Fare Thee Well

Since his passing almost 20 year’s ago, the loss of Jerry Garcia has left fans in an eternal debate as to whether or not the remaining four members of the band can still call themselves “The Grateful Dead.” Despite the loss of Jerry, the Grateful Dead has created a spirit, culture and community that has been present for almost fifty years.

The remaining members of the dead, Bob Weir, Phil Lesh, Bill Kreutzmann and Mickey Hart continue to play, especially Weir and Lesh in their own bands. Aside from the remaining members of the Dead, many fans have created cover bands that play in tiny clubs and big venues all over the country. Furthermore, many bands, such as Phish, have created their own style based off of the Dead’s jammy and psychedelic sound.

This summer, the “Core Four” will be joined by Phish lead guitarist, Trey Anastasio in an epic “Fare Thee Well” three day festival at Soldier Field in Chicago. On February 28th, almost half a million people were frantically logging onto Ticketmaster attempting to purchase tickets to this historic event. Many of these half a million Deadheads partook in mail order pre-sales, under the impression that they were involved in the reemergence of the tradition that shows the band’s commitment to its fans by direct ticket sales, not through third parties such as Ticketmaster or Stub Hub. Unfortunately for these fans, who put their hearts and souls into decorating envelopes and sending money, deals have already been made with big music industry groups to capitalize on the genuine love and appreciation for the Dead.

Pre-sale representatives have reported that they received about 60,000 mail orders which contained about 300,000 ticket requests. Solider Field can accommodate about 210,000 people. Only ten percent of mail order would be filled. So, of the 300,000 tickets that were paid for through mail order, only 30,000 of them would be filled so that 180,000 tickets can be sold through third parties that essentially fill the pockets of the “big guys” in the industry. Pathetic. It gets better, instead of announcing that the show is sold out, the official “sale date” was moved to February 28. By moving the “sale date,” tickets are essentially being sold twice so that Ticketmaster can receive its cut. Not cool…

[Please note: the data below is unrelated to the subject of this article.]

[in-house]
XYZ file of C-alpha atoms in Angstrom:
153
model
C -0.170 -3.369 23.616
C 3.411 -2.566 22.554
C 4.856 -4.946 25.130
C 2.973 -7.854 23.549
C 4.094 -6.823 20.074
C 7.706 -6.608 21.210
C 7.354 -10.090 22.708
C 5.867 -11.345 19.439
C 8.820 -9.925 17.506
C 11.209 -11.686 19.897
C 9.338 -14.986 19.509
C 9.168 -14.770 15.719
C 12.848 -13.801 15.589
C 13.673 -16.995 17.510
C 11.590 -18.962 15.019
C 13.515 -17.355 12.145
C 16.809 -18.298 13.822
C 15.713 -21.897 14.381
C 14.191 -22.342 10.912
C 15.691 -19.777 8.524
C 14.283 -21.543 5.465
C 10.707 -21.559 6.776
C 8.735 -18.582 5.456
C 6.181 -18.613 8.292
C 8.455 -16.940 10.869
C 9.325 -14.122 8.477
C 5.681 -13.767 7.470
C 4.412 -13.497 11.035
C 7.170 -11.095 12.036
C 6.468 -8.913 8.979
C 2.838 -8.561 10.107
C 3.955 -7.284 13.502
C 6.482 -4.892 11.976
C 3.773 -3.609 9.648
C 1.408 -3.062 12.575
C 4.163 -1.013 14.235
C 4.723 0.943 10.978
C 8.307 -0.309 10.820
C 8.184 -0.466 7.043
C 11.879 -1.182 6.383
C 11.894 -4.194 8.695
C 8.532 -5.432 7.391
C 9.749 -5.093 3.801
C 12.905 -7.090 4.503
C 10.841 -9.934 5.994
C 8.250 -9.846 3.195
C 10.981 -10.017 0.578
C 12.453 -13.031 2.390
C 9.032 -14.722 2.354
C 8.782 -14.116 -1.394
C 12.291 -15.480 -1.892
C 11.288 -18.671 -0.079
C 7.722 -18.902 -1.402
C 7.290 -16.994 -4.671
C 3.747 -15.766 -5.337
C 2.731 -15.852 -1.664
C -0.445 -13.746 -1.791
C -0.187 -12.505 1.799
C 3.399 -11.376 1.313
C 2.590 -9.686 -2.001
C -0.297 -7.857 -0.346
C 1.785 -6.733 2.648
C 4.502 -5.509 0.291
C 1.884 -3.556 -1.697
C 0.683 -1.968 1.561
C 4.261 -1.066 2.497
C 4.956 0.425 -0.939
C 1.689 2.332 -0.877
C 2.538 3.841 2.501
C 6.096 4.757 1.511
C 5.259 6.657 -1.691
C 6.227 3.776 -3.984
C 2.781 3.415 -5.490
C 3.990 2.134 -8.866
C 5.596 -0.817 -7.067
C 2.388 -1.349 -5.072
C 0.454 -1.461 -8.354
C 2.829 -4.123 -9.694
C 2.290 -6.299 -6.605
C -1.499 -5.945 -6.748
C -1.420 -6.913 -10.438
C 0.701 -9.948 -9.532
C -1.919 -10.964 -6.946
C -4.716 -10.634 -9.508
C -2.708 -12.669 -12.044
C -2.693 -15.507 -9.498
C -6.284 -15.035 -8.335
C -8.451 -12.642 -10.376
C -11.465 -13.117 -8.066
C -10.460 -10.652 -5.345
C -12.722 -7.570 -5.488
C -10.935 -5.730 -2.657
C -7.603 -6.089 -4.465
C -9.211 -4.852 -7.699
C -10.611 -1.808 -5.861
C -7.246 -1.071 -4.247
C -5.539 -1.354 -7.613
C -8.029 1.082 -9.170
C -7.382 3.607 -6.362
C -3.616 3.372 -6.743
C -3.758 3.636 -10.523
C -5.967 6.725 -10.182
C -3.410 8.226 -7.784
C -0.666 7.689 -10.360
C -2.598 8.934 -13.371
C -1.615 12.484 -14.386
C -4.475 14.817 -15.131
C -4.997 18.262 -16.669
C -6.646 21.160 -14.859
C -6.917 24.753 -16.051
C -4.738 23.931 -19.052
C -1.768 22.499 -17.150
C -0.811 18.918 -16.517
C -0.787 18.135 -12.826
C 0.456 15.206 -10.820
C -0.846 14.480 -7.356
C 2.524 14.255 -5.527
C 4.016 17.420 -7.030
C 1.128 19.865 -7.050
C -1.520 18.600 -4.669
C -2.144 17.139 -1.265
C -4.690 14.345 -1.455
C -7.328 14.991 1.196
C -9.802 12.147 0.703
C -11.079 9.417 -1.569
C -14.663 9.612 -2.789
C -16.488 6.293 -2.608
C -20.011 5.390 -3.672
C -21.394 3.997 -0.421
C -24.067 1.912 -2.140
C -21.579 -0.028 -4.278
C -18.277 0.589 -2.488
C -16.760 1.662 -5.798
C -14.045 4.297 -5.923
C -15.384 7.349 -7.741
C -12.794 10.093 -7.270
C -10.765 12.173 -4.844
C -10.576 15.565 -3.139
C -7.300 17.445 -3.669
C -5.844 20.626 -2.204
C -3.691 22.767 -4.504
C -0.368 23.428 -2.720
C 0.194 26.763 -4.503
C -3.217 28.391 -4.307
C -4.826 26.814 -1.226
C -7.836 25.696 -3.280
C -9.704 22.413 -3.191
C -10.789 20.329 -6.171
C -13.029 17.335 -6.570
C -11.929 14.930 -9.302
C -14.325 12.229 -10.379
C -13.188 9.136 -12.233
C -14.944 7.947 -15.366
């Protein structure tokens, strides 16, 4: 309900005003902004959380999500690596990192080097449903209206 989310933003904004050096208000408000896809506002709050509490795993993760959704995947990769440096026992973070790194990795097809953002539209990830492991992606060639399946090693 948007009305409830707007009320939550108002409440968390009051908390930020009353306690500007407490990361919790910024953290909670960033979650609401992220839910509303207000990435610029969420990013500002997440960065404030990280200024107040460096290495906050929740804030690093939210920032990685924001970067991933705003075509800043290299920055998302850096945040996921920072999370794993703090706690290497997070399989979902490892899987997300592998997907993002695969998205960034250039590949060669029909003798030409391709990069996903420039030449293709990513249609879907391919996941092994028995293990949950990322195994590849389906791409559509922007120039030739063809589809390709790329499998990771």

Even more sketchy is how tickets suddenly became available on StubHub quickly after the Ticketmaster event ended. Tickets are jacked up from anywhere between $600 to $3,500. However, if that’s not within budget, fans have the option to pay $180 for a parking pass to enjoy the show via tail gating.

To be clear, I can’t declare myself a “true fan” since the Dead were before my time, however I did grow up listening to Not for Kids Only, a “children’s album” by Jerry Garcia and David Grisman (counts as something, right?). As college student who has a pathetic bank account (what’s a savings account?) I try my best to budget myself for as many shows as I can (and still pay my bills on time). I don’t plan to be in Manhattan forever, so it’s become my mission to see as many shows as I can. Whether it be the Grateful Dead, Eric Clapton, or any other big names that have shows coming up, it’s been sickening to have the play by “their rules.” It’s truly disheartening that big industry guys, and even the artists themselves are essentially supporting capitalizing on fans’ love for music. It’s very disheartening that big industry guys, and even the members themselves allow such pathetic games to be played. These guys have all made their money in their 50 + years of touring, why make it so difficult for people who are true fans and just have a love for the culture and music? As much as I would love to get to Chicago for the 4th this year, I am most definitely in protest and will not be attending. Instead, I’ll be catching local covers such as Dark Star Orchestra and the Stella Blues Band.